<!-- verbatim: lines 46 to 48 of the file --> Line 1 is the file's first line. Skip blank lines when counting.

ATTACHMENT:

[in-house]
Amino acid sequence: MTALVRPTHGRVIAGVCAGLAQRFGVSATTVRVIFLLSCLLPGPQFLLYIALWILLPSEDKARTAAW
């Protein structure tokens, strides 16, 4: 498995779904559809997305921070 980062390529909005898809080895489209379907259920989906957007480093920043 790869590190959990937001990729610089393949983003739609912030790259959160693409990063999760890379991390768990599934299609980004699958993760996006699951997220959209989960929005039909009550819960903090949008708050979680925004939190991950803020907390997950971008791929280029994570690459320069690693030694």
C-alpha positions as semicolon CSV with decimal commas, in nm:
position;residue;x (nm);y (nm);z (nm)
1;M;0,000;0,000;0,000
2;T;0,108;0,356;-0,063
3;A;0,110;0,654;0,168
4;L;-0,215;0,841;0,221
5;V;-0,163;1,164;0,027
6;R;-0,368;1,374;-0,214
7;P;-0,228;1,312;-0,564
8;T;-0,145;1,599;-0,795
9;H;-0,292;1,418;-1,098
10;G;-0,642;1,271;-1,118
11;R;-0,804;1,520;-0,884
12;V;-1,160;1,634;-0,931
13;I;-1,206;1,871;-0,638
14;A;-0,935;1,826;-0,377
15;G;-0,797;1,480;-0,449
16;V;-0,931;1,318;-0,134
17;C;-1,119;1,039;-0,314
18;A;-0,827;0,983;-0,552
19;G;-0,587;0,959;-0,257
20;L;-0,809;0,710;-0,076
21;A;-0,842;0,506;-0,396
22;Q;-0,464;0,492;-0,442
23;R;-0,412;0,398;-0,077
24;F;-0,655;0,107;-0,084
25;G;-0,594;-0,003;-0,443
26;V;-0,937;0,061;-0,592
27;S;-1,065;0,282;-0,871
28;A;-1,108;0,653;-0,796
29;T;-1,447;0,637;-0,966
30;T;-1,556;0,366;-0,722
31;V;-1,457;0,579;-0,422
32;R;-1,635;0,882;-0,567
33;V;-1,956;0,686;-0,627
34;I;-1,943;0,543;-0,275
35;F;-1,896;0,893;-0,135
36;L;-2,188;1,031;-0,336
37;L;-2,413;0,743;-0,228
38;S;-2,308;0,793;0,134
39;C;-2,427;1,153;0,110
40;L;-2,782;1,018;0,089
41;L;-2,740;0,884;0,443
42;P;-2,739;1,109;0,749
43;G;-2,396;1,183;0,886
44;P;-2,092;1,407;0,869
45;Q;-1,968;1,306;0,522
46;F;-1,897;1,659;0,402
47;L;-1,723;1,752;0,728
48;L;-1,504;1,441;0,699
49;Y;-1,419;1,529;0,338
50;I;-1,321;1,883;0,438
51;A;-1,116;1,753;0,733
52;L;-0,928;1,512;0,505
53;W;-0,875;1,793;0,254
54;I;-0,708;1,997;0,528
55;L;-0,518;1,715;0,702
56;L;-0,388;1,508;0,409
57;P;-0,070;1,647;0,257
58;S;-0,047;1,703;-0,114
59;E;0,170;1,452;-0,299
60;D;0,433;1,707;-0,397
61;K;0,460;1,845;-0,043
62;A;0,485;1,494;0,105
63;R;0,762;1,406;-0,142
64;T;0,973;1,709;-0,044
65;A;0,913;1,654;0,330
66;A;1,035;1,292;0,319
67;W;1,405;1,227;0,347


41;L;-2,740;0,884;0,443
42;P;-2,739;1,109;0,749
43;G;-2,396;1,183;0,886